'Releasing pay of RTE's top stars could cause chaos', says Dempsey
Ian Dempsey says releasing RTE salaries could cause chaos when broadcasters see how much their colleagues are paid.
RTE came under fire when it emerged that news presenter Sharon Ni Bheolain was paid up to €80,000 less than her co-anchor Bryan Dobson, who earns €195,000.
Former RTE man Dempsey said some broadcasters will be disappointed if they discover that the contracts they had negotiated left them on less than their counterparts.
"I think it might cause a bit of chaos if everyone brings out what everyone makes," he said. "You can't blame the broadcasters, male or female, for taking the best deal they can get."
While admitting that Ni Bheolain seems to be "highly underpaid" compared to Dobson, the Today FM host said it is not known what other factors RTE take into account when determining the salary of their employees.
"Sharon seems to be highly underpaid compared to Bryan but nobody knows what other jobs Bryan does or other jobs she does," she said. "You don't know what one person is doing above another person.
"When a general election is on, Bryan can be on TV for about 10 hours. You just don't know," he told the Herald.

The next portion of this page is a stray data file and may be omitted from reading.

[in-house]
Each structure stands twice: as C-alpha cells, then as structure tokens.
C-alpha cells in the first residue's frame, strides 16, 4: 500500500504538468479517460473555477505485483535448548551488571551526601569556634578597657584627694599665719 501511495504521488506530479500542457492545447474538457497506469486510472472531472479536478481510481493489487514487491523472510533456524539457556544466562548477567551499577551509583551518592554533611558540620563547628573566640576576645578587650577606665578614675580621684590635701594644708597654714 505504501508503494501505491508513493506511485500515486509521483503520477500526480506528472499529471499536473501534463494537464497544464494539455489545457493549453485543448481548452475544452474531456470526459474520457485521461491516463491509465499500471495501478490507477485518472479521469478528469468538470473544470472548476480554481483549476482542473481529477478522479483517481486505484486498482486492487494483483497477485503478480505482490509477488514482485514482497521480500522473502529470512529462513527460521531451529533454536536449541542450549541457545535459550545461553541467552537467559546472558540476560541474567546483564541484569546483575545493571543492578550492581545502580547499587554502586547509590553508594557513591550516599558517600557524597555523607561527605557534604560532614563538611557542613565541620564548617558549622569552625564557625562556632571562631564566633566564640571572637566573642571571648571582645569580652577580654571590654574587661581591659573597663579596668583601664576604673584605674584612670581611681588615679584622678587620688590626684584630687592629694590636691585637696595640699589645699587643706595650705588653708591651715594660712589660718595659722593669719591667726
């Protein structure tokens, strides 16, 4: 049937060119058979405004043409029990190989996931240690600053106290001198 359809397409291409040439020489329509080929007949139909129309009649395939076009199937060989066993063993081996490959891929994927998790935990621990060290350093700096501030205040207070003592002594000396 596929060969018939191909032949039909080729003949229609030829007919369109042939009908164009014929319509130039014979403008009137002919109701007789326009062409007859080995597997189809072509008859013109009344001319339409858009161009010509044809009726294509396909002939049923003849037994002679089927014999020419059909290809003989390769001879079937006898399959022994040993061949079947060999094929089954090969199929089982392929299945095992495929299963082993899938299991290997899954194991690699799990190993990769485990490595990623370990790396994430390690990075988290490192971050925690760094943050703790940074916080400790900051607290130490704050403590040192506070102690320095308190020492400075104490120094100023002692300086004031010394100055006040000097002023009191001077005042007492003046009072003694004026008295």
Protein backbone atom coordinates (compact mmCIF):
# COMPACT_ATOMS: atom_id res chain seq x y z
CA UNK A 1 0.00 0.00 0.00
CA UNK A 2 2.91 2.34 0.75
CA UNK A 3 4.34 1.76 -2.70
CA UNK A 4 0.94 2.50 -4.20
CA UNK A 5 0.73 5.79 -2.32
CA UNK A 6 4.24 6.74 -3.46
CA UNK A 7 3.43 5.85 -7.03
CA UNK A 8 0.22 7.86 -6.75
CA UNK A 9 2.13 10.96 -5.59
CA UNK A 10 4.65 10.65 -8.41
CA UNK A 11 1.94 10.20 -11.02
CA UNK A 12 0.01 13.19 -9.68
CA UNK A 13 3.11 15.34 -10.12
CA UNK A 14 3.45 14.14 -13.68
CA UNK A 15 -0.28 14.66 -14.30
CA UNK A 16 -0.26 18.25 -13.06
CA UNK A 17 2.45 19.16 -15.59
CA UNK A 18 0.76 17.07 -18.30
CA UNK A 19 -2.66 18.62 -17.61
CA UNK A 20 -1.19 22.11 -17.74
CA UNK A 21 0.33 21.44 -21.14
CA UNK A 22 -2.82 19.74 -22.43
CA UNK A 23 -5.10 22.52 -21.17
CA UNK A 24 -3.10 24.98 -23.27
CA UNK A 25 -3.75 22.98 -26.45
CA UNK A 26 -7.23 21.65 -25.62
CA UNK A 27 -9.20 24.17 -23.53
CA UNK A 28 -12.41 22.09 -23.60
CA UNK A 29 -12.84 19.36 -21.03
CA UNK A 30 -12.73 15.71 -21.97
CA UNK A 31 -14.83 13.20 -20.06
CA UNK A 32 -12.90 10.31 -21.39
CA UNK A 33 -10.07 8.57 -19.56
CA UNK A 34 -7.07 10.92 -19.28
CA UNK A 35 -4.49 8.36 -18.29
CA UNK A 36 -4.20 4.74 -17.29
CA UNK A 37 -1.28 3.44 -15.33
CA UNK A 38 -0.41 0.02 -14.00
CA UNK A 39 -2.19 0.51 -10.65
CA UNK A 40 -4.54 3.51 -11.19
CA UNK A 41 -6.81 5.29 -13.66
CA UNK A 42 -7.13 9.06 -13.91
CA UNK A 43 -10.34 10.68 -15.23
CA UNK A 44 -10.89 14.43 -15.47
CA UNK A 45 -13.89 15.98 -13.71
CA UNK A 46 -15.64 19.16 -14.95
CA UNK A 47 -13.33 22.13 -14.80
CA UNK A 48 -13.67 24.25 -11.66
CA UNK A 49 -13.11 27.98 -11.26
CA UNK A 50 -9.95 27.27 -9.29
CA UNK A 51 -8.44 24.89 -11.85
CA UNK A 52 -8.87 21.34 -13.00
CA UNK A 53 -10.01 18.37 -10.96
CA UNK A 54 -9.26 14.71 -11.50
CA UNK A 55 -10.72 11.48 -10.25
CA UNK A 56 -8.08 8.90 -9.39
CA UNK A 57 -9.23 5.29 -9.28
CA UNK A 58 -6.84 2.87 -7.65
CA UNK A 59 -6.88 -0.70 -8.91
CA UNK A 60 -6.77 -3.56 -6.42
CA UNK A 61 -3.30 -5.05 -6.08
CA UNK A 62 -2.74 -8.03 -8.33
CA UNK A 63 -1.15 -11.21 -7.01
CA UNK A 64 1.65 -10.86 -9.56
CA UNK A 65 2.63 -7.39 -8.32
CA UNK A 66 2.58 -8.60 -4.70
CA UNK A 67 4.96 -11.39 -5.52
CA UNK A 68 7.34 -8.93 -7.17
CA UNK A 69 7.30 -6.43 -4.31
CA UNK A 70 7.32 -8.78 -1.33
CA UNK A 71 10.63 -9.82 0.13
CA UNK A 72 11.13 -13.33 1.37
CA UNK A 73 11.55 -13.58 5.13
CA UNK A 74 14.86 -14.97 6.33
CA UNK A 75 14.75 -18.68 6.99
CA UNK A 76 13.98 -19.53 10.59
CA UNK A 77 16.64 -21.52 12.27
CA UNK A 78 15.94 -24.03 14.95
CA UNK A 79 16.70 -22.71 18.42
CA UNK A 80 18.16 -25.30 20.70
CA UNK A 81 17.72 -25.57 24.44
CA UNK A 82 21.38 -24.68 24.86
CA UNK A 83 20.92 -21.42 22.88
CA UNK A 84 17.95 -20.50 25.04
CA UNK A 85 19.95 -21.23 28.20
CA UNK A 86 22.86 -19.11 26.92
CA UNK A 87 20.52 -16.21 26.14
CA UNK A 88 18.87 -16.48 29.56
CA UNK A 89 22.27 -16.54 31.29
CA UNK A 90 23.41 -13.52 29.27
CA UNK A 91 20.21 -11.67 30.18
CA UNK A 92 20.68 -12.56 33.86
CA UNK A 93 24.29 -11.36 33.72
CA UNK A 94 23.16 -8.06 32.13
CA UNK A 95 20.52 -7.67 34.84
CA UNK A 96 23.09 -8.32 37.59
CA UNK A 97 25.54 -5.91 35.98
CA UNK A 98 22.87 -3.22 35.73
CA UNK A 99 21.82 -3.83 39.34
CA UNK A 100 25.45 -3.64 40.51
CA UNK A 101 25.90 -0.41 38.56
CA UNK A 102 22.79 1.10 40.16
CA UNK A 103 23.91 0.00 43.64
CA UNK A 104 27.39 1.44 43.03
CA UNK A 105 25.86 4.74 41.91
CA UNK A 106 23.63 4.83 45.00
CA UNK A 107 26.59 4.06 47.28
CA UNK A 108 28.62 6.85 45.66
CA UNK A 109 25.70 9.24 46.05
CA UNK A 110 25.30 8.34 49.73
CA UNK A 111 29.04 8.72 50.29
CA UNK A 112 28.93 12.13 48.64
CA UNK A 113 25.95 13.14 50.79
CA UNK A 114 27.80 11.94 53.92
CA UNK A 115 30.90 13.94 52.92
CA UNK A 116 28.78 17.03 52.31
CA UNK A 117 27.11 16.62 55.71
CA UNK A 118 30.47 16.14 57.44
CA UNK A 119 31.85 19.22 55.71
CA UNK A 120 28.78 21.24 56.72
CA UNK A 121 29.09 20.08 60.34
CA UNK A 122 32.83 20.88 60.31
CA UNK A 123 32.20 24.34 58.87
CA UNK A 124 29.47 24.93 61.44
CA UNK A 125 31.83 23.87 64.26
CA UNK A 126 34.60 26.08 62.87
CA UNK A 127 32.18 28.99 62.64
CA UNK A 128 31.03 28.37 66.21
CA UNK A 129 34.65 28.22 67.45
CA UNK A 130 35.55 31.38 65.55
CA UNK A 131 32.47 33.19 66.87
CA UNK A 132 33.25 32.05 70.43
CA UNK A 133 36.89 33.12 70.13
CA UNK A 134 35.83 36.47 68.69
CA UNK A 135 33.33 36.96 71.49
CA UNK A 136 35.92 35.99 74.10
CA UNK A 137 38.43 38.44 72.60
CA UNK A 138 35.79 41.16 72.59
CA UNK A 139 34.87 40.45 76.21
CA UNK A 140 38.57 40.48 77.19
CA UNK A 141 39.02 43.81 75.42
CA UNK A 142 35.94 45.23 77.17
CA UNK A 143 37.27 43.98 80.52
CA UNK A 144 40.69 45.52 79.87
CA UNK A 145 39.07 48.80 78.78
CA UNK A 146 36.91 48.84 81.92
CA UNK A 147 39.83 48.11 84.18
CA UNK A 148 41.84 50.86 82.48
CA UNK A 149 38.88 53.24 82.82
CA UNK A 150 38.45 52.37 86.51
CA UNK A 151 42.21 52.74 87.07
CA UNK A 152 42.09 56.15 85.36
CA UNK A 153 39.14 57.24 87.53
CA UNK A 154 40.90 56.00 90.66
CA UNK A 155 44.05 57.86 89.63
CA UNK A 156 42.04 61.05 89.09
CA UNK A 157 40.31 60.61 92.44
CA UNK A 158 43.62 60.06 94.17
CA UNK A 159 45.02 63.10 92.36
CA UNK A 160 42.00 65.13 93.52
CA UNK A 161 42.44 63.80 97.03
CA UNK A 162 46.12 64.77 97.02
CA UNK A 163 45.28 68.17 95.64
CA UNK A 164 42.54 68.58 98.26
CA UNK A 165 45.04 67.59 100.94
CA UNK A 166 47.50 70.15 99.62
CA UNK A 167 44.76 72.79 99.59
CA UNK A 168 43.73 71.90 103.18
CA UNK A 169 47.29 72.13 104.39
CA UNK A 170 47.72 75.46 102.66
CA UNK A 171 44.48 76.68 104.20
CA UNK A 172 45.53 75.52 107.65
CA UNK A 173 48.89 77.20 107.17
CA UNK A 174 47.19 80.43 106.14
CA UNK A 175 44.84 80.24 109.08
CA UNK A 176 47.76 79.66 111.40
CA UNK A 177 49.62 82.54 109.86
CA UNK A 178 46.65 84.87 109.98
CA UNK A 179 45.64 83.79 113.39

Dempsey believed salary should come down to how talented a person is.
"I think the salary is judged on talent. It doesn't matter if it's a man or a woman. Who is the best person for the job? Once you get the job, you should be paid equally," he said.
RTE is expected to reveal its top 10 highest-paid broadcasters in coming weeks.
The most recent list included Marian Finucane and Miriam O'Callaghan, who were on €295,000 and €280,000 respectively in 2014.
Late Late Show host Ryan Tubridy was the station's highest-paid star with earnings of €495,000, while Joe Duffy took home €416,893. Despite the disparity, Dempsey said some of the highest officials in RTE are female. "RTE has been there for a long time. To be fair, they have Dee Forbes at the top and they have Moya Doherty as chairman of the board," he said.
Meanwhile, stalwart presenter Bibi Baskin said: "I think whatever you earn is your own business. I know we pay the TV licence but I don't think that gives us the right to know what everyone earns.
"There should be equal pay for equal work but certain other factors have to be brought into the situation.
"For example, if one person has more experience, it would be fitting that that person would get more money and if that person happens to be female, they also should get more money."